Wednesday, December 01, 2010


I have words from the Hallelujah Chorus stuck in my head. I have to say, out of all the words and lyrics to be stuck in my head, these are some good ones: "And He shall reign forever, and ever...King of Kings, and Lord of Lords...Forever, and ever...Hallelujah, Hallelujah!"

The reason they're stuck in my head? Maybe you've seen it already, or maybe you've seen the links to it on Facebook, but this is why...

Watching that video brought tears to my eyes, gave me chills, and just made me happy. I like seeing some people's reactions at the beginning (which was maybe confusion, annoyance, shock) change by the end (smiling faces, happiness, appreciation). I was also happy that this group chose to sing this song. It's so easy for us to forget what Christmas is about - in our house, we try to strike a balance between Santa and the birth of Christ, but it does get hard given the culture we live in.

Anyways, the nerd in me came out when I heard this song, so I looked some stuff up on Wikipedia, and I thought this part was interesting:

The most famous movement is the "Hallelujah" chorus, which concludes the second of the three parts. The text is drawn from three passages in the New Testament book of Revelation:

And I heard as it were the voice of a great multitude, and as the voice of many waters, and as the voice of mighty thunderings, saying, Alleluia: for the Lord God omnipotent reigneth. (Revelation 19:6)
And the seventh angel sounded; and there were great voices in heaven, saying, The kingdoms of this world are become the kingdoms of our Lord, and of his Christ; and he shall reign for ever and ever. (Revelation 11:15)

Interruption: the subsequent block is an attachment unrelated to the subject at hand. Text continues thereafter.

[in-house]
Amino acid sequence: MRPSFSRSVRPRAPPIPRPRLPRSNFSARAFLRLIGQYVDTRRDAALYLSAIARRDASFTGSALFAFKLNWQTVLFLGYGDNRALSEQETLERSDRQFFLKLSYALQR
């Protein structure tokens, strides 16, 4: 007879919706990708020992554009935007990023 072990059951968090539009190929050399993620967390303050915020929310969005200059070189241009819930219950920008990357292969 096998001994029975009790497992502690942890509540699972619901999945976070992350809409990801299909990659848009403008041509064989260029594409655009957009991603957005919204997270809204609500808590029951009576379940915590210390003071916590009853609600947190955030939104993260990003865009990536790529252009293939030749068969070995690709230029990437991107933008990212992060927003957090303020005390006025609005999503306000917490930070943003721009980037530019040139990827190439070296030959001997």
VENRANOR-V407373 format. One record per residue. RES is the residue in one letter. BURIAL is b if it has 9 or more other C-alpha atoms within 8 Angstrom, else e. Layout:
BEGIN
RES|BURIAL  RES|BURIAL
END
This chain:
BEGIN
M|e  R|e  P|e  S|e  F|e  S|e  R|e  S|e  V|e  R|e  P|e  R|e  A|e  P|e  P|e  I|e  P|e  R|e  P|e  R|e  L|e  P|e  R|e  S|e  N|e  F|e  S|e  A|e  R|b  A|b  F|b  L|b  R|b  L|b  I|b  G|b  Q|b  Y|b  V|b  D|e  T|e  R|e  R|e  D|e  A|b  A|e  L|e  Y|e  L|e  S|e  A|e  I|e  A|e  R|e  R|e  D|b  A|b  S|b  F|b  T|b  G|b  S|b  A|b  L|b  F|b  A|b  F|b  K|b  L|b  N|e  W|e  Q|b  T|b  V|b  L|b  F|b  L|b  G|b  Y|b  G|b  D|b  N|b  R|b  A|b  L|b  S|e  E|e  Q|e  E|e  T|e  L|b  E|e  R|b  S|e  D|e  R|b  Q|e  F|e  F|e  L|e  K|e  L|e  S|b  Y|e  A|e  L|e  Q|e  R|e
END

And he hath on his vesture and on his thigh a name written, KING OF KINGS, AND LORD OF LORDS. (Revelation 19:16)

In many parts of the world, it is the accepted practice for the audience to stand for this section of the performance. The tradition is said to have originated with the first London performance of Messiah, which was attended by King George II. As the first notes of the triumphant Hallelujah Chorus rang out, the king rose to his feet and remained standing until the end of the chorus. Royal protocol has always dictated that when the monarch stands, everyone in his (or her) presence is also required to stand. Thus, the entire audience and orchestra stood when the king stood during the performance, initiating a tradition that has lasted more than two centuries.[11] It is lost to history the exact reason why the King stood at that point, but the most popular explanations include:

*He was so moved by the performance that he rose to his feet.
*Out of tribute to the composer.
*As was and is the custom, one stands in the presence of royalty as a sign of respect. The Hallelujah chorus clearly places Christ as the King of Kings. In standing, King George II accepts that he too is subject to the Lord of Lords

I hope you watch the video, and I hope it moves you as much as it moved me.

1 comment:

  1. J. Spear12:12 PM

    That was pretty neat Kelly. Thanks for posting!